A restaurant in Changsha triggered a storm of criticism earlier this month after placing two scales at its entrance and asking customers to to enter their measurements into an app that would then suggest menu items based on their weight. The restaurant later apologized for encouraging diners to weigh themselves.

By Manya Koetse

Spotted a mistake or want to add something? Please let us know in comments below or email us. First-time commenters, please be patient – we will have to manually approve your comment before it appears.

©2020 Whatsonweibo. All rights reserved. Do not reproduce our content without permission – you can contact us at info@whatsonweibo.com.

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China Local News

15-Year-Old Girl Jumps to Death in Sichuan, Kills Father Who Tried to Catch Her

The tragic incident has stirred a flood of comments on Weibo.

Manya Koetse

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After the shocking death of a 2-year-old boy went viral in China earlier today, another tragic story is again top trending on social media.

On August 22, authorities in the city of Luzhou in Sichuan stated that on Saturday morning 10:30 a 15-year-old girl jumped from the 25th floor of an apartment building.

The girl’s father, a 42-year-old man, attempted to catch his daughter and break her fall. Both father and daughter were killed in the incident.

The hashtag “Father killed while trying to catch daughter who jumped off a building” (#父亲欲接坠楼女儿被砸身亡#) received over 460 million views on Weibo on Saturday, with thousands of people discussing the tragic event.

Bystander footage of the scene shows (blurred, viewer discretion advised) how people are screaming in horror when the girl jumps to her death.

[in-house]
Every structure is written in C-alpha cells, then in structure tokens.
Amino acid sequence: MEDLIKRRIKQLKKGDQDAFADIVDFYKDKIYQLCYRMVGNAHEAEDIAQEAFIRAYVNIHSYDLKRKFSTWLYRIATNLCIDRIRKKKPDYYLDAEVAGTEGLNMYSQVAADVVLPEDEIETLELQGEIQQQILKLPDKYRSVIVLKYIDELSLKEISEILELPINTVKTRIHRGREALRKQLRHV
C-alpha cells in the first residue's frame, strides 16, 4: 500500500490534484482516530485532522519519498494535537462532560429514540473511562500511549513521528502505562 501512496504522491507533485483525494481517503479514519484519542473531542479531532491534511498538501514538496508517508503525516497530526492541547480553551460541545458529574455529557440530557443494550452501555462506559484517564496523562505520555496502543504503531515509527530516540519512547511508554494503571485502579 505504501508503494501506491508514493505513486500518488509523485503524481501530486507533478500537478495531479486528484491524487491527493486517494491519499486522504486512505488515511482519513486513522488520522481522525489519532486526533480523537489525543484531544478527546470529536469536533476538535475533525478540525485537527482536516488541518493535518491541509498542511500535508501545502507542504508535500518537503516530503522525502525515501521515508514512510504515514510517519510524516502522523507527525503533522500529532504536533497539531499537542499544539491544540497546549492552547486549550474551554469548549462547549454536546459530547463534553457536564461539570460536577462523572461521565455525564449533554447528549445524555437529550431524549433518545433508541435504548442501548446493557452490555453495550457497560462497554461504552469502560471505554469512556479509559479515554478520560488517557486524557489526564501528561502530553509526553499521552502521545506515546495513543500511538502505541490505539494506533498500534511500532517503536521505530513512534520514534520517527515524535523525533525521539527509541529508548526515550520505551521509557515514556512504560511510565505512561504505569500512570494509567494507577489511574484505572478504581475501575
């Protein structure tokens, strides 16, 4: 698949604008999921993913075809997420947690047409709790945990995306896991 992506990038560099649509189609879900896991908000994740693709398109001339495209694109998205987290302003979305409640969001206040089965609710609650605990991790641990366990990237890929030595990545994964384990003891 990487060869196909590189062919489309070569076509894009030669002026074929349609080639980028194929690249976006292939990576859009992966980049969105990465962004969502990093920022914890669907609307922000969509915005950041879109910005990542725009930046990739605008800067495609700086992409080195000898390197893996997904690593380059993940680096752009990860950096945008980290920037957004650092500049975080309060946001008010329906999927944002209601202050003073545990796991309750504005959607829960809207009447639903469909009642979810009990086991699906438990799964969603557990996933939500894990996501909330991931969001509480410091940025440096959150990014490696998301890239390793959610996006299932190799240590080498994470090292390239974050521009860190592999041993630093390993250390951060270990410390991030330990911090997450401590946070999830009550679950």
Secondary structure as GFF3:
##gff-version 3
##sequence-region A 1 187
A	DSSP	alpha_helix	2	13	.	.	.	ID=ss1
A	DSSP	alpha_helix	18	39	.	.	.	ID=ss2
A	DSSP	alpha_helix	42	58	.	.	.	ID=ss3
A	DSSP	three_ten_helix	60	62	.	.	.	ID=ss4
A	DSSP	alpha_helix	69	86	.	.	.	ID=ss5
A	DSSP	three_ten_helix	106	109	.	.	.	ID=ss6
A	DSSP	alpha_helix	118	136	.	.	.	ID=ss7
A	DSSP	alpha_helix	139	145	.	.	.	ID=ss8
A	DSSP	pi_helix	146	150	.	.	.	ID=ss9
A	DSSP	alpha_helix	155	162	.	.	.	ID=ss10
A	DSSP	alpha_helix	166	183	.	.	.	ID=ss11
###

The case is currently still under investigation.

Among the flood of comments, there are many who are worried about the mother in this family and offer their condolences: “She must be in so much pain.”

Some also ponder over the terrible predicament of the girl’s father and a dad’s love for his daughter, writing things such as: “He just relied on his instincts to step forward and open his arms.”

There are also many people reflecting on the stress experienced by young people in China, school pressure being a major issue, leading to self-harm or suicide. According to a 2017 news report, suicide is the leading cause of death among young Chinese people.

“I can understand both the daughter and the father,” some say: “I can feel the pain in my heart.”

 

By Manya Koetse

Spotted a mistake or want to add something? Please let us know in comments below or email us. First-time commenters, please be patient – we will have to manually approve your comment before it appears.

©2020 Whatsonweibo. All rights reserved. Do not reproduce our content without permission – you can contact us at info@whatsonweibo.com.